It is widely known that peak visiting times for the Nepal Himalaya are October-November and March- April. But what if you can’t go during these times for work or personal reasons? Having just returned from completing the Annapurna Panorama Lodge Trek from 13th to 25th May, I can tell you that there are many advantages for foothill trekking outside of the peak seasons.
No queues on the footpaths or for showers!
The biggest plus point for trekking at the end of the season was the lack of other trekkers. We met very few other people during our daily treks; there was no queuing to pass other people or to cross bridges. At times we felt like we had the hills to ourselves! Walking through the farmland and villages was peaceful and we could take our time to stop and take photos and watch villagers going about their daily lives.
We had some of the lodges completely to ourselves (we were a group of 6). The busiest lodge we stayed in only had another 8 people staying! The lodges were quiet and we only had to discuss who wanted the first shower within our own group. Dinners were more leisurely than they would be during the busy season. We were able to sit and chat after we finished eating and were not hurried out to make way for the next dinner sitting.
Interesting weather patterns
The biggest worry for most people who decide to trek out of peak season is probably the weather. Unlike a similar trip the same time the year before, we were not fortunate to have clear skies everyday. However, it was exciting to get up for sunrise each morning to see what the weather would bring that day. Some days we were blessed with no clouds and amazing views across the Annapurna range. Other days the clouds would be there but the sun would break through and give us surprise views of various peaks throughout the day. Our guide Dorje and Sirdar Kanchha were always there ready to tell us which peaks we could see.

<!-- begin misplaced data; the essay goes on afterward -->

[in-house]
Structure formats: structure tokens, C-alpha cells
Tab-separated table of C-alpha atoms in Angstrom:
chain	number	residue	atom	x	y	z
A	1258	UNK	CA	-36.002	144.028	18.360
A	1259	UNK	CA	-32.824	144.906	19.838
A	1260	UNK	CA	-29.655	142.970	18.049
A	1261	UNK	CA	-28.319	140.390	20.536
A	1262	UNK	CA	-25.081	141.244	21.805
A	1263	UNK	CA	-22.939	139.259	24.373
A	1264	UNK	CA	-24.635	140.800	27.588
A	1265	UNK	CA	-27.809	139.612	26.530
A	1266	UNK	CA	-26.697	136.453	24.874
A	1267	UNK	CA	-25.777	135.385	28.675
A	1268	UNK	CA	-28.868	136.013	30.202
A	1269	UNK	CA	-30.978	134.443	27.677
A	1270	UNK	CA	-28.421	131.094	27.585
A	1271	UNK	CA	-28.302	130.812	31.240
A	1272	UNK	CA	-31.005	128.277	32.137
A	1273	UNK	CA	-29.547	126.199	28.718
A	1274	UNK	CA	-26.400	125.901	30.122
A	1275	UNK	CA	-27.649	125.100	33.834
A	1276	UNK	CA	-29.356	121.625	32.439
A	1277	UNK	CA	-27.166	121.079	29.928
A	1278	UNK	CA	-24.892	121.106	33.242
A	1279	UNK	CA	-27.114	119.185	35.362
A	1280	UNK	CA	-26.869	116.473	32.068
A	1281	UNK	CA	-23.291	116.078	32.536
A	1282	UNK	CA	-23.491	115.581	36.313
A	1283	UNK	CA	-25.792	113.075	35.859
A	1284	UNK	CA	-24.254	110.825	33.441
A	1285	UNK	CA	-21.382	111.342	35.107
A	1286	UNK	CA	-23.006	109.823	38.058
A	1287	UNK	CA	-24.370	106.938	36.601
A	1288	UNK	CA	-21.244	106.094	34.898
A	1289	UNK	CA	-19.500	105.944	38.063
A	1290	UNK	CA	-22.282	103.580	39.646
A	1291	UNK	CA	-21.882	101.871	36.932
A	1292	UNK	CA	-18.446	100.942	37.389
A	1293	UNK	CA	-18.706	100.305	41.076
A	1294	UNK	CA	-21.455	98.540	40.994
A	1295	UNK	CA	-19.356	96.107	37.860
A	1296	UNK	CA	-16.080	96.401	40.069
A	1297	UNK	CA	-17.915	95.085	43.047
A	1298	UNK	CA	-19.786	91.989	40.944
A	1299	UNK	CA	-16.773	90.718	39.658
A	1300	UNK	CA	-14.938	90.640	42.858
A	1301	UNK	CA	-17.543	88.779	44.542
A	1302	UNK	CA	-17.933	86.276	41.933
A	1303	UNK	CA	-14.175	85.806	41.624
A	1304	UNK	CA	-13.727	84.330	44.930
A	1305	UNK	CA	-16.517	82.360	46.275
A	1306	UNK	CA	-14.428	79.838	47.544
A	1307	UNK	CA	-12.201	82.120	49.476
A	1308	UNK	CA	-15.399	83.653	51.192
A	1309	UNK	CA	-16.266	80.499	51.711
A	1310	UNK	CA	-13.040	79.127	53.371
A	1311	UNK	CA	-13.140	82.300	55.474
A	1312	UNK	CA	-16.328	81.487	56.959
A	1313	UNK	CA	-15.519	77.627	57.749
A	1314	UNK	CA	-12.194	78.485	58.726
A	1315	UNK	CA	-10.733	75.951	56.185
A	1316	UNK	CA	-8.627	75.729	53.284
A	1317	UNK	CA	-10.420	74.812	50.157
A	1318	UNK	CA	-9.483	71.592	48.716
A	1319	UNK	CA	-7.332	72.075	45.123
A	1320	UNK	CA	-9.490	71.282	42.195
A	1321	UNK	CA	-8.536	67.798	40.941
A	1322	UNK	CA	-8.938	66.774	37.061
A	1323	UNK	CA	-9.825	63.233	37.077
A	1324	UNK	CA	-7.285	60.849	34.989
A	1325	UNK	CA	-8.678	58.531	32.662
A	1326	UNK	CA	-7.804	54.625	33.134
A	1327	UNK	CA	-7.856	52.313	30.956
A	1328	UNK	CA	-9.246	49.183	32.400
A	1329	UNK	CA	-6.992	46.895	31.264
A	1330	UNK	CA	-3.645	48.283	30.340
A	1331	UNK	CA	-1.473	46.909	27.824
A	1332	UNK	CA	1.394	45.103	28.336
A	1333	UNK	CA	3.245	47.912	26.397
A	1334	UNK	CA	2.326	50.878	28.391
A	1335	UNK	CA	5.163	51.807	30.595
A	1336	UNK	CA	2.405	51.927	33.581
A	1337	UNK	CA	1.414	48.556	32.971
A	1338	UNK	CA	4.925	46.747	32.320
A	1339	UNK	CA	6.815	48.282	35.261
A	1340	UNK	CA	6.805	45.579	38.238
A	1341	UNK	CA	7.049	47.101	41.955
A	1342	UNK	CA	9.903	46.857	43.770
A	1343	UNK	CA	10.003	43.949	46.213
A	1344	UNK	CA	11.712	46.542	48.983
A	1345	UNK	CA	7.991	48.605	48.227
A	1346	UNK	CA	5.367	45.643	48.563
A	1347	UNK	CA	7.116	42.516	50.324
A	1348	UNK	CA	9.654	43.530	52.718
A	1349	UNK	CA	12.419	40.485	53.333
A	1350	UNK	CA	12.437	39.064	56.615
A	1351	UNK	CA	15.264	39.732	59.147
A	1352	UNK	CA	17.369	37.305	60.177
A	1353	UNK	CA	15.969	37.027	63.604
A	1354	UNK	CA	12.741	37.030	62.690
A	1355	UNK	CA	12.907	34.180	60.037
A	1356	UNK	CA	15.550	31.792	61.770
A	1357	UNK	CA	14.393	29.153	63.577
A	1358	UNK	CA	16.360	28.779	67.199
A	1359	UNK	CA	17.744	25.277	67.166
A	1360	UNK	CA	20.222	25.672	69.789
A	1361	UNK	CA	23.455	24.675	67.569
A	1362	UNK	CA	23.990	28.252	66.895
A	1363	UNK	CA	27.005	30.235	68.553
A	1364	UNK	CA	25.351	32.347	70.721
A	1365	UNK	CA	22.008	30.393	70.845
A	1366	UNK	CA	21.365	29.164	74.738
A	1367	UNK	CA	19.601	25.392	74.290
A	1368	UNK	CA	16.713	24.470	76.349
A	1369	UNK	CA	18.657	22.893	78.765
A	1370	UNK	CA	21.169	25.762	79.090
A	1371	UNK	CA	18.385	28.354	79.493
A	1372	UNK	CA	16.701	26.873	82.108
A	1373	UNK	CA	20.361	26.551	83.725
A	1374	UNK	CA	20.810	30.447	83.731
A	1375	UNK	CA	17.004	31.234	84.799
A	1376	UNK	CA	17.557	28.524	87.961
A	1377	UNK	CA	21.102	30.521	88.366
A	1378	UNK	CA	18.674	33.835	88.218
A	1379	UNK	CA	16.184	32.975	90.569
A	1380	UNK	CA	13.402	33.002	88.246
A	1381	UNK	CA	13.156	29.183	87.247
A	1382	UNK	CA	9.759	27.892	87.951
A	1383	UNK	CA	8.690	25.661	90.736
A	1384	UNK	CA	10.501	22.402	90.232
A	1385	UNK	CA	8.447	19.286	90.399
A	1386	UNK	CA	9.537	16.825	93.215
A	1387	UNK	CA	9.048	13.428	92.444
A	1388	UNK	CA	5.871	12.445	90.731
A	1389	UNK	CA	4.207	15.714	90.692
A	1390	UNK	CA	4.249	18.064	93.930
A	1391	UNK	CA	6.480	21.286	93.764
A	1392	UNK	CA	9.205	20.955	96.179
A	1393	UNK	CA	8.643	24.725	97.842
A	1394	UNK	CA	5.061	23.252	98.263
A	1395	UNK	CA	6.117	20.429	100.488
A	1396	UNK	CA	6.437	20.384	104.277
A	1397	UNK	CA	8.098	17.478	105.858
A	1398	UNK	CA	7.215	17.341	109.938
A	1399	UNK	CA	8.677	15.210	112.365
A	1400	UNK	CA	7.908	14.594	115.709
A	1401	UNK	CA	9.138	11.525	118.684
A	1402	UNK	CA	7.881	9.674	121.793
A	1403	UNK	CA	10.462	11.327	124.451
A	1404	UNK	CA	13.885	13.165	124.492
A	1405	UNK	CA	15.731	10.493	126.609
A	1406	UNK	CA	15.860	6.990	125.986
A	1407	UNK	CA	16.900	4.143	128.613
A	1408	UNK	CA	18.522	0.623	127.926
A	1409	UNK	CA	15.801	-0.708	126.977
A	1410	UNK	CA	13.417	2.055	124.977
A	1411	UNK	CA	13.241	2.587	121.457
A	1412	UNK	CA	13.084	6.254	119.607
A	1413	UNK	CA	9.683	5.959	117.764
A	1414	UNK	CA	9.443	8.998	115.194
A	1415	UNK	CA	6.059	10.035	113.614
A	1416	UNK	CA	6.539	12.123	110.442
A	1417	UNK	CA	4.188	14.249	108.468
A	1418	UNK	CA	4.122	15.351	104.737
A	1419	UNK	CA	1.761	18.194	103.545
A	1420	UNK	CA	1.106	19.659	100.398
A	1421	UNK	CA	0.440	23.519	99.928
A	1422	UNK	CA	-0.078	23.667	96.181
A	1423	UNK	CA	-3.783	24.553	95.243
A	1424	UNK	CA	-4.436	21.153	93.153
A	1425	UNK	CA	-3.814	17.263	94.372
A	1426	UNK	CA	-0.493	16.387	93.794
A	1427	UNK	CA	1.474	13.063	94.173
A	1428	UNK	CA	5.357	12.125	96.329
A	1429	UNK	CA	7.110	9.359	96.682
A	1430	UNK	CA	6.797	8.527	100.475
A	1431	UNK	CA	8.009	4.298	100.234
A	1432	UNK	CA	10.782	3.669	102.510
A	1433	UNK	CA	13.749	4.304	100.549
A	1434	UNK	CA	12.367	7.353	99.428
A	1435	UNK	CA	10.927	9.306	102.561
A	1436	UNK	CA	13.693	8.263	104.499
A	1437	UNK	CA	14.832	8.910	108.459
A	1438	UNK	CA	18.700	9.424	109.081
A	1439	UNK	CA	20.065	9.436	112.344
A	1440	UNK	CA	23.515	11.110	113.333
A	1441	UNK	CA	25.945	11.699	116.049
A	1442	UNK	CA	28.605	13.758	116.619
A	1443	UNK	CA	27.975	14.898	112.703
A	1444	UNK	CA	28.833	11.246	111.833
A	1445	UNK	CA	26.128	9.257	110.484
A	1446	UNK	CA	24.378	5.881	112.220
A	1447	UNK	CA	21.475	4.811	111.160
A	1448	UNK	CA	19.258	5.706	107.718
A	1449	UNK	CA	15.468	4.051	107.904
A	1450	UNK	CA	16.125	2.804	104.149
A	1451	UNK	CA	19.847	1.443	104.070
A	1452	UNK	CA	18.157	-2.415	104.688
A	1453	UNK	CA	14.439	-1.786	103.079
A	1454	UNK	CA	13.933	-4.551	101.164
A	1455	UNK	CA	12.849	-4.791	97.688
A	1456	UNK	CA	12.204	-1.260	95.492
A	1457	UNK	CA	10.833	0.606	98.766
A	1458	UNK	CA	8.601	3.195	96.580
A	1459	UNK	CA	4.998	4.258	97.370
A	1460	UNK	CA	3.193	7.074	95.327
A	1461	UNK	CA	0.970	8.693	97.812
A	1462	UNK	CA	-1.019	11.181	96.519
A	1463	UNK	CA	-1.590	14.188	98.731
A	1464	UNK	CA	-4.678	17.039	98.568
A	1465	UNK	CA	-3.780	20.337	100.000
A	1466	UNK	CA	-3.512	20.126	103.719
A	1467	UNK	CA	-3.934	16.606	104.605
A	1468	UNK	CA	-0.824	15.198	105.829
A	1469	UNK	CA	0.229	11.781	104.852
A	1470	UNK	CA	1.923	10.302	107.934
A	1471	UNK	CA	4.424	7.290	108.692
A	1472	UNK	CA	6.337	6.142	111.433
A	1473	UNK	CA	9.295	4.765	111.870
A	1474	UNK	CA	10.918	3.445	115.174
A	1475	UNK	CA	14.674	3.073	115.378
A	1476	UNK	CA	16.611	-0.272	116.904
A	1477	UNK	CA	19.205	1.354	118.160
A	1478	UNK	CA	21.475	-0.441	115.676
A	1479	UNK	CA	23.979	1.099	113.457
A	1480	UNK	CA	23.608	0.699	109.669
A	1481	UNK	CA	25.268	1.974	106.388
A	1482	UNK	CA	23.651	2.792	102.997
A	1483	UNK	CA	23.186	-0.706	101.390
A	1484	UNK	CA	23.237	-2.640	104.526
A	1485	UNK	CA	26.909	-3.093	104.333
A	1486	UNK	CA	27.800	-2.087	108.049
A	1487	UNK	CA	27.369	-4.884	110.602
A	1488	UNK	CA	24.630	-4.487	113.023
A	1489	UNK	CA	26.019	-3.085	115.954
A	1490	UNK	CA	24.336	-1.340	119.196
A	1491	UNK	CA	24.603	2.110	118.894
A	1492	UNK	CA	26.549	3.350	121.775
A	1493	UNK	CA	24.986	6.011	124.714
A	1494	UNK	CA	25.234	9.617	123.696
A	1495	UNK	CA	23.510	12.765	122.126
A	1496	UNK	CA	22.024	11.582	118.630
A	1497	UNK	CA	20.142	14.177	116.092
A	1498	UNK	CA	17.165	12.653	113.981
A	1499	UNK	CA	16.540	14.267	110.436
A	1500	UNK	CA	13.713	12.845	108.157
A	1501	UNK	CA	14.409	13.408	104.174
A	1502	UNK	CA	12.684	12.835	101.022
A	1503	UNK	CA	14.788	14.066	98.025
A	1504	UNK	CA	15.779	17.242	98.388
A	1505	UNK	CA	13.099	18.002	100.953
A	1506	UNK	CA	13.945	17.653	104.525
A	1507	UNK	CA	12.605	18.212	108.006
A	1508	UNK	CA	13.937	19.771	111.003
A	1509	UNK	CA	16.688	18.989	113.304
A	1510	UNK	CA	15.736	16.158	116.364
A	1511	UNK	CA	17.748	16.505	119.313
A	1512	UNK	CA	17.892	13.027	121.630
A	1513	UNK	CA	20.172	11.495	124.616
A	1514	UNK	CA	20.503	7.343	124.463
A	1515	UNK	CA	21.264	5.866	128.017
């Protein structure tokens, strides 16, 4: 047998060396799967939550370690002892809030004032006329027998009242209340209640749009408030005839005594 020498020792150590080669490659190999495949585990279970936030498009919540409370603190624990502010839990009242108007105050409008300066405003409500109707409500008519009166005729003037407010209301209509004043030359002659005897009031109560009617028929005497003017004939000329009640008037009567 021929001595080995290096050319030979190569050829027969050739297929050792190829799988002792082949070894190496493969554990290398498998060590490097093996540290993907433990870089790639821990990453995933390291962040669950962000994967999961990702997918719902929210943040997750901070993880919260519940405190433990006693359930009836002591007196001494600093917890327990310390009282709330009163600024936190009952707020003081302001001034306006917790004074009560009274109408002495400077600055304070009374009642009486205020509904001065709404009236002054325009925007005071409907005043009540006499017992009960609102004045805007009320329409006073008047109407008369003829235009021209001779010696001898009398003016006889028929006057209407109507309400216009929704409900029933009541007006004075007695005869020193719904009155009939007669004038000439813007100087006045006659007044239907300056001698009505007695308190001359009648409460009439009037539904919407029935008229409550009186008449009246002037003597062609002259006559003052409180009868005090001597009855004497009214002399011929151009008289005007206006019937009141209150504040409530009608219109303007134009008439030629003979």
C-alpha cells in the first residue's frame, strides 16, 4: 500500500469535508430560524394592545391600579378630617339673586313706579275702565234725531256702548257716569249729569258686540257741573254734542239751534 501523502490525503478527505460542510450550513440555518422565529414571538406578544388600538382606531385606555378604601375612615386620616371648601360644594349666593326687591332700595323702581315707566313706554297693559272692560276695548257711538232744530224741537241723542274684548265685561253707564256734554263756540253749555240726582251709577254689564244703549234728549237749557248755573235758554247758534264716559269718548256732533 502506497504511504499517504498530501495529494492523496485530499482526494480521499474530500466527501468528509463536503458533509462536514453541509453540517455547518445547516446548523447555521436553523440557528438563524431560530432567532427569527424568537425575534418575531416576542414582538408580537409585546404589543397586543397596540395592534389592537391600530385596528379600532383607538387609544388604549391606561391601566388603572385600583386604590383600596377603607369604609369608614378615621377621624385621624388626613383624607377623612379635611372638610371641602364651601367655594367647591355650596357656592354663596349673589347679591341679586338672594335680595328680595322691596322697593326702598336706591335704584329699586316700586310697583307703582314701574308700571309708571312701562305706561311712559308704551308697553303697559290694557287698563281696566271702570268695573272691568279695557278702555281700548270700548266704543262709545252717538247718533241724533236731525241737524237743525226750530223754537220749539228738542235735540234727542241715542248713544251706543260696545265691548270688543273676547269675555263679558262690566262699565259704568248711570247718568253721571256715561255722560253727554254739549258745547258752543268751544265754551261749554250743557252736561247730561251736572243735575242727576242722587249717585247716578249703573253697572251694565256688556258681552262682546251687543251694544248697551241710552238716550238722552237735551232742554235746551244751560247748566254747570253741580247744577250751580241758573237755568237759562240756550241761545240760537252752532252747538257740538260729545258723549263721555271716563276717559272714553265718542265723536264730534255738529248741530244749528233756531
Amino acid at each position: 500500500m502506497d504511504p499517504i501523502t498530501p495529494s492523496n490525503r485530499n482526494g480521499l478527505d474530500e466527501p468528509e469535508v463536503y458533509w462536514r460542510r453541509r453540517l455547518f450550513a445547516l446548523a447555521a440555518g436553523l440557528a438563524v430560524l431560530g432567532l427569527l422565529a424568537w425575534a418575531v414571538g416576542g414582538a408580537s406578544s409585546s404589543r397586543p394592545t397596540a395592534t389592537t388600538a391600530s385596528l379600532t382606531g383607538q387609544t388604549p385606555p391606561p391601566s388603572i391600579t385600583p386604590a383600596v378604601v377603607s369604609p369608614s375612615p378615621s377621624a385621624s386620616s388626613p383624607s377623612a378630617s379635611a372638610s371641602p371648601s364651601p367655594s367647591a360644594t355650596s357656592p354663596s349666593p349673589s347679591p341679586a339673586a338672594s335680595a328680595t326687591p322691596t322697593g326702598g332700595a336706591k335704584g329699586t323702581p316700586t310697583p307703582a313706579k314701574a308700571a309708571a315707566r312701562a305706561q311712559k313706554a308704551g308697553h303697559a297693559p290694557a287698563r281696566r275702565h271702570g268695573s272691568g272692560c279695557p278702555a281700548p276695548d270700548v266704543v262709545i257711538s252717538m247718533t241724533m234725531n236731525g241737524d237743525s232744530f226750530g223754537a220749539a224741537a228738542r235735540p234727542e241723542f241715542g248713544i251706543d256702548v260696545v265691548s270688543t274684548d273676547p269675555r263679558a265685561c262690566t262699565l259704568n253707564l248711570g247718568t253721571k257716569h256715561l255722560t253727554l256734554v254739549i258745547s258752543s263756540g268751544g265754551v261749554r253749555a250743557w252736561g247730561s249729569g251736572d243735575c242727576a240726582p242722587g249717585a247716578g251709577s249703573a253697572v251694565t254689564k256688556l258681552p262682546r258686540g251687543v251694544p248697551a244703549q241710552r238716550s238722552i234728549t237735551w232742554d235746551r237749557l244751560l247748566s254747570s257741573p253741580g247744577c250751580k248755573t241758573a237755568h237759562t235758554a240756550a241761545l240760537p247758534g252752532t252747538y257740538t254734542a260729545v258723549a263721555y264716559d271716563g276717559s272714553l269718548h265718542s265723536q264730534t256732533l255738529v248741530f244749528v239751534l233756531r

The temperatures were quite warm, reaching the mid twenties some days. However, it was a little cooler the higher we went. There is no need to worry about being cold at night which was a bonus! I found having a silk liner useful as I used this on its own on the warmer nights. However, taking a warm sleeping bag is still essential as at higher altitudes you will need this.
Fruits, flowers and fauna
The warmer temperatures of May mean that the trees and plants are lush and green. We saw many beautiful flowers and their accompanying butterflies. Trees are heavy with walnuts and figs which are beginning to ripen. Bushes with berries grow beside the paths and I tasted some delicious yellow raspberry type berries and some similar to bilberries (obviously under the guidance of our guides telling us which were edible!)
As we were mainly in the foothills much of the surrounding farmland is terraced and crops of potatoes and corn were growing well. We saw many local people tending to their produce in the fields.
We woke up each morning to many birds singing and our guide Dorje said that there are many different birds at this time of year. Langur monkeys watched us pass from high up in the trees. Along with the wild animals, we met many farm animals including yaks, cows, goats and chickens roaming the hillsides (and sometimes the yaks lazing happily in the sun on the footpaths!)
Trekking in May
If you cannot trek during the peak seasons in Nepal, or want to avoid the crowds, then May trekking could be the perfect option for you! It is far more peaceful and the foothills are blooming with flowers and crops. While the weather is less predictable, you can still expect to have some fantastic views of the mountains and enjoy the beautiful landscape.